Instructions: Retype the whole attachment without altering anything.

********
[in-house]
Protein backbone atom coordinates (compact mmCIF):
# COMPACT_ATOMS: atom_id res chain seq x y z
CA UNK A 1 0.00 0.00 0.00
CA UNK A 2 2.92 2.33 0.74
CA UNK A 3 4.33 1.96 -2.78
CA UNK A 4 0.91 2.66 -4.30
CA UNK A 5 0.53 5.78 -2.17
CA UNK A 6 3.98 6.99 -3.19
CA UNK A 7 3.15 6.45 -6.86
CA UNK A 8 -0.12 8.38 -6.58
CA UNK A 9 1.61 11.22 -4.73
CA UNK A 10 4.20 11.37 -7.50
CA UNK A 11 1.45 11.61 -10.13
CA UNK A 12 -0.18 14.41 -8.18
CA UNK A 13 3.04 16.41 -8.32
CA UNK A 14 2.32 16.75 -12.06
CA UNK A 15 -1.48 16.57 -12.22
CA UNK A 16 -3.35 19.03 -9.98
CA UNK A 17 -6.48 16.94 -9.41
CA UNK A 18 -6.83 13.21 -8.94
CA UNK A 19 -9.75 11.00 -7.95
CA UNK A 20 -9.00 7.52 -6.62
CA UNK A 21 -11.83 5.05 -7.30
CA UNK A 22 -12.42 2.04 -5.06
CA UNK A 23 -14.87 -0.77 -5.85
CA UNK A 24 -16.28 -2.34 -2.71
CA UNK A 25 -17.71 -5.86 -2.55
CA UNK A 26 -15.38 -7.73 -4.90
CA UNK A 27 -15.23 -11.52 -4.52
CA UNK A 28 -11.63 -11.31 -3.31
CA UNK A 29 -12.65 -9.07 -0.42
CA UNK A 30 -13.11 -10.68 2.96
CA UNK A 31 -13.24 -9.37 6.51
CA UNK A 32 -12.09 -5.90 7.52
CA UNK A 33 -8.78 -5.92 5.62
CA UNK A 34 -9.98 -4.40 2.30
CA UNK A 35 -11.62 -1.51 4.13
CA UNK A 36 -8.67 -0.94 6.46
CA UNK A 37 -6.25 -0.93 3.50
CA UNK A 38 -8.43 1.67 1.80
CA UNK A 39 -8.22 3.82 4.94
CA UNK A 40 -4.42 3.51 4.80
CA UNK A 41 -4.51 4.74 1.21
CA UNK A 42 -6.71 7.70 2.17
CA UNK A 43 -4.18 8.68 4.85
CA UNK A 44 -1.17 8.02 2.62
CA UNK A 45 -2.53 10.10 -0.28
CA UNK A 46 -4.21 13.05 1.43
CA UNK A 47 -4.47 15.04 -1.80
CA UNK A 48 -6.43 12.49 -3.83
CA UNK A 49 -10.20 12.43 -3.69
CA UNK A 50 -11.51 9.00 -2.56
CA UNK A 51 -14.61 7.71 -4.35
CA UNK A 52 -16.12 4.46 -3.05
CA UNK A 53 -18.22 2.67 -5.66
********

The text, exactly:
[in-house]
Protein backbone atom coordinates (compact mmCIF):
# COMPACT_ATOMS: atom_id res chain seq x y z
CA UNK A 1 0.00 0.00 0.00
CA UNK A 2 2.92 2.33 0.74
CA UNK A 3 4.33 1.96 -2.78
CA UNK A 4 0.91 2.66 -4.30
CA UNK A 5 0.53 5.78 -2.17
CA UNK A 6 3.98 6.99 -3.19
CA UNK A 7 3.15 6.45 -6.86
CA UNK A 8 -0.12 8.38 -6.58
CA UNK A 9 1.61 11.22 -4.73
CA UNK A 10 4.20 11.37 -7.50
CA UNK A 11 1.45 11.61 -10.13
CA UNK A 12 -0.18 14.41 -8.18
CA UNK A 13 3.04 16.41 -8.32
CA UNK A 14 2.32 16.75 -12.06
CA UNK A 15 -1.48 16.57 -12.22
CA UNK A 16 -3.35 19.03 -9.98
CA UNK A 17 -6.48 16.94 -9.41
CA UNK A 18 -6.83 13.21 -8.94
CA UNK A 19 -9.75 11.00 -7.95
CA UNK A 20 -9.00 7.52 -6.62
CA UNK A 21 -11.83 5.05 -7.30
CA UNK A 22 -12.42 2.04 -5.06
CA UNK A 23 -14.87 -0.77 -5.85
CA UNK A 24 -16.28 -2.34 -2.71
CA UNK A 25 -17.71 -5.86 -2.55
CA UNK A 26 -15.38 -7.73 -4.90
CA UNK A 27 -15.23 -11.52 -4.52
CA UNK A 28 -11.63 -11.31 -3.31
CA UNK A 29 -12.65 -9.07 -0.42
CA UNK A 30 -13.11 -10.68 2.96
CA UNK A 31 -13.24 -9.37 6.51
CA UNK A 32 -12.09 -5.90 7.52
CA UNK A 33 -8.78 -5.92 5.62
CA UNK A 34 -9.98 -4.40 2.30
CA UNK A 35 -11.62 -1.51 4.13
CA UNK A 36 -8.67 -0.94 6.46
CA UNK A 37 -6.25 -0.93 3.50
CA UNK A 38 -8.43 1.67 1.80
CA UNK A 39 -8.22 3.82 4.94
CA UNK A 40 -4.42 3.51 4.80
CA UNK A 41 -4.51 4.74 1.21
CA UNK A 42 -6.71 7.70 2.17
CA UNK A 43 -4.18 8.68 4.85
CA UNK A 44 -1.17 8.02 2.62
CA UNK A 45 -2.53 10.10 -0.28
CA UNK A 46 -4.21 13.05 1.43
CA UNK A 47 -4.47 15.04 -1.80
CA UNK A 48 -6.43 12.49 -3.83
CA UNK A 49 -10.20 12.43 -3.69
CA UNK A 50 -11.51 9.00 -2.56
CA UNK A 51 -14.61 7.71 -4.35
CA UNK A 52 -16.12 4.46 -3.05
CA UNK A 53 -18.22 2.67 -5.66